For walkers, joggers and cyclists, Prospect Park will soon be a completely car-free refuge.
Mayor Bill de Blasio announced on Monday that the park will permanently become car-free, beginning Jan. 2, 2018. Currently, Prospect Park’s East Drive is still open to cars during morning rush hour.
Prospect Park previously went car-free this past summer. From July to September, cars were not allowed to cut through via the park’s East Drive as part of a pilot program, forcing those who use the road during morning rush hour to find another route. The park’s West Drive has been permanently closed to cars since 2015.
The car-free summer saw “enormous” support from those who use the park recreationally, according to DOT, especially since walkers, joggers and cyclists outnumber cars more than 3 to 1 in the mornings.
After Labor Day weekend, more than 1,100 people signed petitions sent to New York City calling for the return of full-time car-free hours for the entire park, according to the mayor’s office.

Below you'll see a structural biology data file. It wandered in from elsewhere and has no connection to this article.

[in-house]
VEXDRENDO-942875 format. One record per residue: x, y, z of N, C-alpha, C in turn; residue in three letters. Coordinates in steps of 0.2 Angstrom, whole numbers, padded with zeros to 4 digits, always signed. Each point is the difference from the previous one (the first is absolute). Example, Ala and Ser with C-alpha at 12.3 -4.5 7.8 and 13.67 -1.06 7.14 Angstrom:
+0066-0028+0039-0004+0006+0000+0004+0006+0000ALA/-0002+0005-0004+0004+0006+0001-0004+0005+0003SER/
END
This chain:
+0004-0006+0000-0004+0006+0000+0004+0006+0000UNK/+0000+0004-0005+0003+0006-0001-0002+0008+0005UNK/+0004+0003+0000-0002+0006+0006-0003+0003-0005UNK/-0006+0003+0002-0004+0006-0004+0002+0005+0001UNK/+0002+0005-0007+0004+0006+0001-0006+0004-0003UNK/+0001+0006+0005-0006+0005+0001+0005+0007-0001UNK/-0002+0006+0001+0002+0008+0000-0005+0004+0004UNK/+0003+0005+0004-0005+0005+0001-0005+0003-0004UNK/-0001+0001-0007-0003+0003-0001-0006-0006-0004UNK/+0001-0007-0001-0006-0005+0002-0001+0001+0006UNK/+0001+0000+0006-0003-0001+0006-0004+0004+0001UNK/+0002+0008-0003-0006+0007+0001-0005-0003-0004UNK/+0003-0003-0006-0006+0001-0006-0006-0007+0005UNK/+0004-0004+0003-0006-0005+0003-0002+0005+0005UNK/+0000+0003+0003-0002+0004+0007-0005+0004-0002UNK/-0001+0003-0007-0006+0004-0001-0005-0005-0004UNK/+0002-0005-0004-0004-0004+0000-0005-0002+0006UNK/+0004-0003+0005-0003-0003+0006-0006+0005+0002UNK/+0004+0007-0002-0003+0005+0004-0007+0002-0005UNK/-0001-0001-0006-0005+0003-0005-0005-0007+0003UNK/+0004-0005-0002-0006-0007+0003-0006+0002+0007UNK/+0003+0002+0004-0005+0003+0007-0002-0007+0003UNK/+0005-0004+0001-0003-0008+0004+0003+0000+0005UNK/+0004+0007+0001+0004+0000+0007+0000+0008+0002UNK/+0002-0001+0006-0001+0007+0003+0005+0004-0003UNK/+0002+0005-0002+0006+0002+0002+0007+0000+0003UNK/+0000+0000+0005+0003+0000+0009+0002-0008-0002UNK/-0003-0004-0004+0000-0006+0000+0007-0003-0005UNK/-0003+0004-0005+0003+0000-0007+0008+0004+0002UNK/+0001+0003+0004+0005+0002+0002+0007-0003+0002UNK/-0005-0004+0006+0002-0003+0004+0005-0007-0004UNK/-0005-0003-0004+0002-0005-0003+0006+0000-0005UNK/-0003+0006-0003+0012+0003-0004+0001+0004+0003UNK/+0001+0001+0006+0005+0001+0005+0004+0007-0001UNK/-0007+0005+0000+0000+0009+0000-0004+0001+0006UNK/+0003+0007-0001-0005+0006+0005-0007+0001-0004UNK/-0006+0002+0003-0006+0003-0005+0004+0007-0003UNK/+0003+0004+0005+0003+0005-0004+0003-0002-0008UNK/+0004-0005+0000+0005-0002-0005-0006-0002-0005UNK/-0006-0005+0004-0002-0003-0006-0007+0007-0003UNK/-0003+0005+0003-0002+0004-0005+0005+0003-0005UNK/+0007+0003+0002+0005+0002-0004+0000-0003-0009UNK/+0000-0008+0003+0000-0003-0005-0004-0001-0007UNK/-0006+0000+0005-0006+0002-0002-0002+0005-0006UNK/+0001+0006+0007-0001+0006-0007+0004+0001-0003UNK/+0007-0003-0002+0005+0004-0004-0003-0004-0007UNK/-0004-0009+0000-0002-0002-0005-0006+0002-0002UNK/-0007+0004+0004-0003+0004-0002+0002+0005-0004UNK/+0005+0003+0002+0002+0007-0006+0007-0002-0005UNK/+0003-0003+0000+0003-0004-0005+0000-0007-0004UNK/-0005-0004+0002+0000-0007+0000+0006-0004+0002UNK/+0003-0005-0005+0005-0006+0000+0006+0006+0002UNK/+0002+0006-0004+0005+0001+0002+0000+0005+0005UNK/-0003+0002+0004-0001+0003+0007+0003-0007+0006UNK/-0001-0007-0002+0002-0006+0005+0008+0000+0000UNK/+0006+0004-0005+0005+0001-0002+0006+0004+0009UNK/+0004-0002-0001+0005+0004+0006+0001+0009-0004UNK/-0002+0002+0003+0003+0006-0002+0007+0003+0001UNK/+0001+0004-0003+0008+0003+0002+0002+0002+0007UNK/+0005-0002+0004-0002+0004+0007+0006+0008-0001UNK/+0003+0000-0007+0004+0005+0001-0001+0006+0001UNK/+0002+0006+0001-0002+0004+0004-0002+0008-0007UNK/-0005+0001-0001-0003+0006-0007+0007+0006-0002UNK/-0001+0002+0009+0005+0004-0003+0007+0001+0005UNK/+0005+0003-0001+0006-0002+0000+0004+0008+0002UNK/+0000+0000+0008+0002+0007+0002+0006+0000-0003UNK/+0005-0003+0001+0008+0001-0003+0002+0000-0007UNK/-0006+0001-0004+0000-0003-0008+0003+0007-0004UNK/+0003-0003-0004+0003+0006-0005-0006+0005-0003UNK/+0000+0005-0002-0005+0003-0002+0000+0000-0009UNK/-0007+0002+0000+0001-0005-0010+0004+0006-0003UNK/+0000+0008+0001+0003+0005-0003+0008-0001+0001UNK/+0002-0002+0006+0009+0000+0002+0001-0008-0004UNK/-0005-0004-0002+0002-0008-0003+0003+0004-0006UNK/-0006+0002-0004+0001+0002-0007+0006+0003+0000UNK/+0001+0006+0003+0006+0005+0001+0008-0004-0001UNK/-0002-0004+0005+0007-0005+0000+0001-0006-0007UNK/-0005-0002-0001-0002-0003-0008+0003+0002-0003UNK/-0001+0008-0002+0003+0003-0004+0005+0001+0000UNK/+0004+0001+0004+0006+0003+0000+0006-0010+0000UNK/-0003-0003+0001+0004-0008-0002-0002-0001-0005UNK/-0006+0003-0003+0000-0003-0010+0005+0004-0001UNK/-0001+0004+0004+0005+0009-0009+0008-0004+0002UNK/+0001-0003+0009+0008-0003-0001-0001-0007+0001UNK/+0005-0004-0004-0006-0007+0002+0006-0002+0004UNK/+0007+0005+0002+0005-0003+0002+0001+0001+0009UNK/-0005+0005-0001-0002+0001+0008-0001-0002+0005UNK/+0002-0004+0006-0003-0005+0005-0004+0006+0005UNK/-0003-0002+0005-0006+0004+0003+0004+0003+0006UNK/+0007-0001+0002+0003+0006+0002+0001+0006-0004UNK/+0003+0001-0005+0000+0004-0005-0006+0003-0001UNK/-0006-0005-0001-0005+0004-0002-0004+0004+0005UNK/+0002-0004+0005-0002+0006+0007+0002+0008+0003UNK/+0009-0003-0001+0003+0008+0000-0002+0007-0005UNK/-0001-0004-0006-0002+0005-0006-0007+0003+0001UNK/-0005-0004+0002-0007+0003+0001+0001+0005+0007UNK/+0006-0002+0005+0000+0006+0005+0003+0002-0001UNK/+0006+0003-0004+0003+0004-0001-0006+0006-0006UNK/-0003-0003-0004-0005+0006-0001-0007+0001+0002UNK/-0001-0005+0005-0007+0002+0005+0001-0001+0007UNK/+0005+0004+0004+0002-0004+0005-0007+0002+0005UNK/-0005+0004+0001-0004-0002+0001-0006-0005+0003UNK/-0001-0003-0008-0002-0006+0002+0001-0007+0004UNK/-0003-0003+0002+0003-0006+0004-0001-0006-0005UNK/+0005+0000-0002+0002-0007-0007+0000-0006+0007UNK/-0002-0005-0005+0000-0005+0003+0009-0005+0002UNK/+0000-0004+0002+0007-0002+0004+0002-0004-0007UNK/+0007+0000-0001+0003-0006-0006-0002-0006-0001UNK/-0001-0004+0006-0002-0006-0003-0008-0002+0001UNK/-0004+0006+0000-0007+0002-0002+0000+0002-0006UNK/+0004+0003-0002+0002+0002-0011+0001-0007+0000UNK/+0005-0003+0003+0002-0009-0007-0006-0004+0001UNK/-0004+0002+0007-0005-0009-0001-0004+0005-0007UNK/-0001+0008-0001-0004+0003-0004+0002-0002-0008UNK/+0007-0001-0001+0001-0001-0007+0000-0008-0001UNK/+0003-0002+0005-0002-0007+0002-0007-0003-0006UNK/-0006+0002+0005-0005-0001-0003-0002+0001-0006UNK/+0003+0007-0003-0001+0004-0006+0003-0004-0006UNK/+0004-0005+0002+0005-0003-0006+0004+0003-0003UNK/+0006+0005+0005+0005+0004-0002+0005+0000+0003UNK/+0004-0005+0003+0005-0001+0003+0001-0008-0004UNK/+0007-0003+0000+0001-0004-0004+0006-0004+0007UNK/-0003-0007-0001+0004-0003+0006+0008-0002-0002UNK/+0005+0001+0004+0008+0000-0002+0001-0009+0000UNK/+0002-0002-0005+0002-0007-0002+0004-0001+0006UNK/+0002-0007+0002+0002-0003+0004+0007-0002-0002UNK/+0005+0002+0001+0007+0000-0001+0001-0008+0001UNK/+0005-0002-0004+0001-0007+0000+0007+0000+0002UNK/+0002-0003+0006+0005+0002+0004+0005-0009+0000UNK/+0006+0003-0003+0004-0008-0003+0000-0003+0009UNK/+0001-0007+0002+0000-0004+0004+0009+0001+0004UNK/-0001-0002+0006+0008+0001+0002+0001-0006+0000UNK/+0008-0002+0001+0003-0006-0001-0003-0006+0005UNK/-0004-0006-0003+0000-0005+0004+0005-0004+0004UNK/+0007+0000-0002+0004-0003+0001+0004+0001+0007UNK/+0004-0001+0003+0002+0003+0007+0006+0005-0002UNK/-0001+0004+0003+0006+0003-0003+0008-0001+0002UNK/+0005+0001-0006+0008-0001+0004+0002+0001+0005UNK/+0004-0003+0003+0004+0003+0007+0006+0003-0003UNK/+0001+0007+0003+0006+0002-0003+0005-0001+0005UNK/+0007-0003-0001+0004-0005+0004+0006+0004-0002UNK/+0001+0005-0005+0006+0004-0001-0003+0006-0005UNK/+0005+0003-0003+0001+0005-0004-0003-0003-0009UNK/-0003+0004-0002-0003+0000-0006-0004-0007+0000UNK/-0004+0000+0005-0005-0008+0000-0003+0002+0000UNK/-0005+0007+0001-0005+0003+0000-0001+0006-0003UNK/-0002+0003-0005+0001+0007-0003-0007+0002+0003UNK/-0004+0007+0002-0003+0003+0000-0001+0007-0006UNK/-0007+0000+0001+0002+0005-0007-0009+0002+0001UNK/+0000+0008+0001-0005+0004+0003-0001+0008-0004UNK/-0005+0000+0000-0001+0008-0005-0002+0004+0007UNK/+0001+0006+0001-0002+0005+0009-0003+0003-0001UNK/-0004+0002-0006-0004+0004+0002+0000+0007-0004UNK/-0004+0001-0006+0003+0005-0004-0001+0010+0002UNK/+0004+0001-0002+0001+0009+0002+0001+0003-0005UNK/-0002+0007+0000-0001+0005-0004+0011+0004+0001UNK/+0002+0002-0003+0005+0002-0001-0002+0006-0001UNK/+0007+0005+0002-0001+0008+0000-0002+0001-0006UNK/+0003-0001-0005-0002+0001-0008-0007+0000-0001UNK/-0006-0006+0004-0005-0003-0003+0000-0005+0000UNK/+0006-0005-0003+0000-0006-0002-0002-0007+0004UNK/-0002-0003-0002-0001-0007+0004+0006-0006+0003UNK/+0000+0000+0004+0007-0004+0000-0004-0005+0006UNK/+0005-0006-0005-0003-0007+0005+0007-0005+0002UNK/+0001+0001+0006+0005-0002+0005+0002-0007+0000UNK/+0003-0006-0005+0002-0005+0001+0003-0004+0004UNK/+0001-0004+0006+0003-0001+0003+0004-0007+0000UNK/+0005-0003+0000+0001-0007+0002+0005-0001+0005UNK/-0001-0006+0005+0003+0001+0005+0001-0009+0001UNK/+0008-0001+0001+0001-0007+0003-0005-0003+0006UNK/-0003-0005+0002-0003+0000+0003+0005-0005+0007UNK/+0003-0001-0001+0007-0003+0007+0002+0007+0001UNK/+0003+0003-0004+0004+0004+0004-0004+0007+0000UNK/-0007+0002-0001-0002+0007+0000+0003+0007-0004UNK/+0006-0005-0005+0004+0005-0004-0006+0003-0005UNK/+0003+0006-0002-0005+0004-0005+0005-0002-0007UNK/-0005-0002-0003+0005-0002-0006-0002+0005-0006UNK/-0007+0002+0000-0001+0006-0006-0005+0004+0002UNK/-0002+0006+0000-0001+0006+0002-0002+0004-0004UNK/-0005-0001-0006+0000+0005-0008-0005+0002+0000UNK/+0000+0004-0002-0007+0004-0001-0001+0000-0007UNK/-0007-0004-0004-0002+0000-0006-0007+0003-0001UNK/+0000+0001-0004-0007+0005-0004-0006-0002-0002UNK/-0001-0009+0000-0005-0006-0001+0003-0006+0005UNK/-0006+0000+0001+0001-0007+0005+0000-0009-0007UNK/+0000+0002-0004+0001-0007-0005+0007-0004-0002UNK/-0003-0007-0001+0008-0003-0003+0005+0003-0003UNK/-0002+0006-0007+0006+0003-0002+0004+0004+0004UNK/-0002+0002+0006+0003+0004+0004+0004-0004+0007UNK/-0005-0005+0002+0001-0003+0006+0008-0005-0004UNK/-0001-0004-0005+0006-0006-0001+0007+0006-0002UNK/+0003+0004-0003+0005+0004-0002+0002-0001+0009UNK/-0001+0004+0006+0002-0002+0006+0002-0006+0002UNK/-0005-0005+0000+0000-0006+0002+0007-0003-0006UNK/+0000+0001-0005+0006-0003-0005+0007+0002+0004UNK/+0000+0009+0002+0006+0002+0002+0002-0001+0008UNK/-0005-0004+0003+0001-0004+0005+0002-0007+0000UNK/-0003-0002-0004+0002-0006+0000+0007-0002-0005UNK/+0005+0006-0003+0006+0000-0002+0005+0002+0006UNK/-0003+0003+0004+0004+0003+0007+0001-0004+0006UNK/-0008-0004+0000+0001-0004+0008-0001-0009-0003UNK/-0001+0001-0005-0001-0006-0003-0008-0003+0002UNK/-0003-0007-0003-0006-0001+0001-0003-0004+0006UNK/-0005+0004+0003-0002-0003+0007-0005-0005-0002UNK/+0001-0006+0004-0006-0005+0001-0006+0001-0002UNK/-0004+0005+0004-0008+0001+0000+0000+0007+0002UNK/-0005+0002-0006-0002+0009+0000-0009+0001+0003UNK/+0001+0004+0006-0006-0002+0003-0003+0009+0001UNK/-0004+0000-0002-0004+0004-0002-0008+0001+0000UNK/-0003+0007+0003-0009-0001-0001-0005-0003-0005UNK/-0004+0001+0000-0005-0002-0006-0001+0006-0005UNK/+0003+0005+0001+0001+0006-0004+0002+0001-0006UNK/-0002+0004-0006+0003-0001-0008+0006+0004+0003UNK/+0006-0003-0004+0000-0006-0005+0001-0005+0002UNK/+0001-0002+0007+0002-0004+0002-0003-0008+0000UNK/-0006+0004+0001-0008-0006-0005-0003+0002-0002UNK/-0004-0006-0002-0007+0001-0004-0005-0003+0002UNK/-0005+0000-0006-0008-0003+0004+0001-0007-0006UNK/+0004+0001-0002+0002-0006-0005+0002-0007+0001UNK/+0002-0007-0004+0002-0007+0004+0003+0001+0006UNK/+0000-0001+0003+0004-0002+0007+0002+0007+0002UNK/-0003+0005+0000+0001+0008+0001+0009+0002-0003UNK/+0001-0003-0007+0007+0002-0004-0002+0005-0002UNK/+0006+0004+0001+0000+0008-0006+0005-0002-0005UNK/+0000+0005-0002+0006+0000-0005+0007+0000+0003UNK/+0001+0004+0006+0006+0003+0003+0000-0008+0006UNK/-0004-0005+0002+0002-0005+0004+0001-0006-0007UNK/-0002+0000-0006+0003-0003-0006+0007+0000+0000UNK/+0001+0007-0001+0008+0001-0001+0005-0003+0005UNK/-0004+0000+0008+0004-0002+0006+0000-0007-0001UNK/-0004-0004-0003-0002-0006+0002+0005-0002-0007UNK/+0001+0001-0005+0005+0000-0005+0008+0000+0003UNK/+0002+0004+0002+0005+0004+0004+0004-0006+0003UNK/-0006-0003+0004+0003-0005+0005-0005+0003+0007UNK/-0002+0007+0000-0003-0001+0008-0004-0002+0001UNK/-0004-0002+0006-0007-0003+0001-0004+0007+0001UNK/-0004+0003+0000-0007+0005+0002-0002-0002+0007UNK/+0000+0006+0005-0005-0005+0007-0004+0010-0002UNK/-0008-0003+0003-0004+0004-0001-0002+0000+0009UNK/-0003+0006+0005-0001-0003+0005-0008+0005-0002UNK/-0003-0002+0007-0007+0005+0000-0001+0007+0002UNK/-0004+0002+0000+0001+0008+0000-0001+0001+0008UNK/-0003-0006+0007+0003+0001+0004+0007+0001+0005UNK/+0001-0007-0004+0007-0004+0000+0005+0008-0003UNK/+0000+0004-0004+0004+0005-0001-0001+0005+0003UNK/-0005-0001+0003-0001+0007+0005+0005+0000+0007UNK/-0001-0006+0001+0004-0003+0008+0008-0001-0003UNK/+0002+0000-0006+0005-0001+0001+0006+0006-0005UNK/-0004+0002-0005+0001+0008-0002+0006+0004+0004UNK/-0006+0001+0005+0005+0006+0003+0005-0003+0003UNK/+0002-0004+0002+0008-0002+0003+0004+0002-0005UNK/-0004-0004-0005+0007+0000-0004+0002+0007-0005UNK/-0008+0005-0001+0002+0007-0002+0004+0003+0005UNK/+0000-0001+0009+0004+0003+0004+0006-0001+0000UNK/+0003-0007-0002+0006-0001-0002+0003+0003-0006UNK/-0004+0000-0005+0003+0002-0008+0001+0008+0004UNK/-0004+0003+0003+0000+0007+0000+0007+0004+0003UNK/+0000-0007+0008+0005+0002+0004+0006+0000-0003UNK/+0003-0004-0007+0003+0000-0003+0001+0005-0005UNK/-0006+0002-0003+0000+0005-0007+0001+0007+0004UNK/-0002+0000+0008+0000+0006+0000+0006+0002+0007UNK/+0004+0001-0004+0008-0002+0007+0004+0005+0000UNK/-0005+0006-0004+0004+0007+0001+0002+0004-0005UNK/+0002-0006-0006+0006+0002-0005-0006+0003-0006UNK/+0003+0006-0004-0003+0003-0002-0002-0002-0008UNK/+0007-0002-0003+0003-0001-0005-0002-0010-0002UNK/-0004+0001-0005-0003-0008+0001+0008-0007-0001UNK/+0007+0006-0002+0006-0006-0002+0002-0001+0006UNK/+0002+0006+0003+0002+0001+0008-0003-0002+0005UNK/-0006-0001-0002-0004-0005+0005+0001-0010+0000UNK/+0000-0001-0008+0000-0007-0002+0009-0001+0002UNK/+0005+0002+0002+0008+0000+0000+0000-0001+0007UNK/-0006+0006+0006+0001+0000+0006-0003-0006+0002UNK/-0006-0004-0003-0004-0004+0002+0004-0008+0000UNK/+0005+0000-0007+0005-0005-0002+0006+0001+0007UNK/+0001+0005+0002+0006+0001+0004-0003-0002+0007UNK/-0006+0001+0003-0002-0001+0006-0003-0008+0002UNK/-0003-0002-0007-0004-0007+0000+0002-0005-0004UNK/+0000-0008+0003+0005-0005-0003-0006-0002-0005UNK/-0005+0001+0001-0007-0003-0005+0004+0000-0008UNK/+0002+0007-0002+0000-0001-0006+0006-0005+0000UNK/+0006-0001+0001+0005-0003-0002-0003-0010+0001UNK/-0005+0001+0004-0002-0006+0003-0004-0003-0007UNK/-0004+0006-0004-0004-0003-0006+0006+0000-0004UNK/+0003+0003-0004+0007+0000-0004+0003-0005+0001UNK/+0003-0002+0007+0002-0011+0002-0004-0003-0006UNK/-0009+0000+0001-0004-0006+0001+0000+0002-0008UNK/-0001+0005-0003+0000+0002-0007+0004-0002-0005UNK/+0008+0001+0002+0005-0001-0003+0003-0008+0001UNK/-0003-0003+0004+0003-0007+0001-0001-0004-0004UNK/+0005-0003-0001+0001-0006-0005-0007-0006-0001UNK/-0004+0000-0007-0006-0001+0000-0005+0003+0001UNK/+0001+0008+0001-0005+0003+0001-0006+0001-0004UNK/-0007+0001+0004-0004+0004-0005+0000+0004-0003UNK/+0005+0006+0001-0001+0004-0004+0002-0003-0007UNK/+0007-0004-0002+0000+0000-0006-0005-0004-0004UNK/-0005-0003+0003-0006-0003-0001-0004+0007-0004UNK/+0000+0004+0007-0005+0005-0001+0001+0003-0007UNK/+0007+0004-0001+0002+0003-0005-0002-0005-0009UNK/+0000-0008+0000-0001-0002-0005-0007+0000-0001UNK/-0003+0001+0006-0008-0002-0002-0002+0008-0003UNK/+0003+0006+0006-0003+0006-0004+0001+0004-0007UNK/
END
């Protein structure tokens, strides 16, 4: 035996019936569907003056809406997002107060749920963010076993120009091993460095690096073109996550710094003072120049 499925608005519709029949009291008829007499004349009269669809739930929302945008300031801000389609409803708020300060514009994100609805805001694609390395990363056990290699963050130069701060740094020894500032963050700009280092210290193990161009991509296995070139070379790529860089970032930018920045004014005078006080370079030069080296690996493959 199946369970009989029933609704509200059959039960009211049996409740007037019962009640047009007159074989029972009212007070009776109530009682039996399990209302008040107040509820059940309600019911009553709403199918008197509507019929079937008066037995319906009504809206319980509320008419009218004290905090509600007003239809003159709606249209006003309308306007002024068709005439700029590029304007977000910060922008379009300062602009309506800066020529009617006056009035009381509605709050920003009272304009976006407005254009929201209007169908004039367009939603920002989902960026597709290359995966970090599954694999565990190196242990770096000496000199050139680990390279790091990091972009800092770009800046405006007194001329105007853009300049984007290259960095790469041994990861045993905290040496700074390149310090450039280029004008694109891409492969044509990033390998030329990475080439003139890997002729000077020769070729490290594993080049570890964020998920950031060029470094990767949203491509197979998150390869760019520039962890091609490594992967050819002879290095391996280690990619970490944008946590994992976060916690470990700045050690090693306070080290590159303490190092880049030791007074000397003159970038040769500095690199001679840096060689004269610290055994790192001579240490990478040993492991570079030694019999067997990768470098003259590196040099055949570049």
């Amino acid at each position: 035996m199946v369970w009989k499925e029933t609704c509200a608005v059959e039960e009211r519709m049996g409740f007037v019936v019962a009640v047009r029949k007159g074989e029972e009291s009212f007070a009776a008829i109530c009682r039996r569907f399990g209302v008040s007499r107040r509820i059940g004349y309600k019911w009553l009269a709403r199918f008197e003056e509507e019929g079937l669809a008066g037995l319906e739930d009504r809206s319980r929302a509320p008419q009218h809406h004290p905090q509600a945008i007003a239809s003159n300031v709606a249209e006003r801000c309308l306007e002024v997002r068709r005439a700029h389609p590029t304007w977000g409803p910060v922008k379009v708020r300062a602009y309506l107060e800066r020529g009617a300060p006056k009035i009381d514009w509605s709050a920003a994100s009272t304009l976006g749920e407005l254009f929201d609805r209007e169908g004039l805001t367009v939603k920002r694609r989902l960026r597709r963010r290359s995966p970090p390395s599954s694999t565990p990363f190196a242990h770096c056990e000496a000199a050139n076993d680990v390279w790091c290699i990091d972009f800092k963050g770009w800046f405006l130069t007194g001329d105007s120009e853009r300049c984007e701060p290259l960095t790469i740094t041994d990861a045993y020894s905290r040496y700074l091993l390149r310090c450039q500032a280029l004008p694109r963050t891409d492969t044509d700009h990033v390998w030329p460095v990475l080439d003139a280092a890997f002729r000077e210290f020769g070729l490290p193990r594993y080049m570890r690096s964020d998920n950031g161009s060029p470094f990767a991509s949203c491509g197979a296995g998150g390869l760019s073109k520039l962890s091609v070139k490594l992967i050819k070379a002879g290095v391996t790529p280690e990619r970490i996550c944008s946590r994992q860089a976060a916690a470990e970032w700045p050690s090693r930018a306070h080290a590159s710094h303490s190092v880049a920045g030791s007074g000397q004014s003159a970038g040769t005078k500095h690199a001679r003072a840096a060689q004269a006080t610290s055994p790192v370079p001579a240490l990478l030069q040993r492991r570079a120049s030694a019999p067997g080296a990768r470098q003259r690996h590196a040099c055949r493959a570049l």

“Prospect Park is Brooklyn’s backyard. I married Chirlane here. This is where my kids played little league. And I have always wanted it to be the safe, quiet refuge for Brooklyn’s families that it was intended to be,” de Blasio said in a statement. “Restoring Prospect Park as a car-free oasis will improve the lives of the millions who use this park today and of generations to come.”
The full analysis of the car-free summer pilot program is still being finalized, but according to preliminary results, no other driving route saw more than a minimal delay due to the closing of East Drive. Most routes saw no change in travel times at all, according to the city.
“Based on that data, officials are now confident a fully car-free park can be implemented without adverse impact,” the city said. “These results are consistent with those seen after the closure of the West Drive in June 2015, when the most affected alternative southbound route saw an increased travel time of less than a minute, while other afternoon drivers actually saw travel times improve.”
Before the permanent car-free hours are implemented, the city will again remind drivers and residents of the change. After they begin, DOT will closely monitor traffic around the park for changes and may adjust traffic-signal timing as needed.